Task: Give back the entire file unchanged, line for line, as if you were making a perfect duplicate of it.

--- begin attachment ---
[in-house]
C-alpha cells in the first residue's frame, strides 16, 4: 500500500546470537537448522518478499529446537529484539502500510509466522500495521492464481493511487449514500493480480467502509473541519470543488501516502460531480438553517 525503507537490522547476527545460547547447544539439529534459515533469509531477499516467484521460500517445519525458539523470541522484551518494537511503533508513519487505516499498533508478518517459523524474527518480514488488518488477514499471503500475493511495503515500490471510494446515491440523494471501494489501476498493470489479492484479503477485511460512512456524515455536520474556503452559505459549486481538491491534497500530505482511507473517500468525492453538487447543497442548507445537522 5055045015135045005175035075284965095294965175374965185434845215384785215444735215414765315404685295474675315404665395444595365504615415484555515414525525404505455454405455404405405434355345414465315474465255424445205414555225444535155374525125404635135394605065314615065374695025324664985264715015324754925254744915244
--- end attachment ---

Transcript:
[in-house]
C-alpha cells in the first residue's frame, strides 16, 4: 500500500546470537537448522518478499529446537529484539502500510509466522500495521492464481493511487449514500493480480467502509473541519470543488501516502460531480438553517 525503507537490522547476527545460547547447544539439529534459515533469509531477499516467484521460500517445519525458539523470541522484551518494537511503533508513519487505516499498533508478518517459523524474527518480514488488518488477514499471503500475493511495503515500490471510494446515491440523494471501494489501476498493470489479492484479503477485511460512512456524515455536520474556503452559505459549486481538491491534497500530505482511507473517500468525492453538487447543497442548507445537522 5055045015135045005175035075284965095294965175374965185434845215384785215444735215414765315404685295474675315404665395444595365504615415484555515414525525404505455454405455404405405434355345414465315474465255424445205414555225444535155374525125404635135394605065314615065374695025324664985264715015324754925254744915244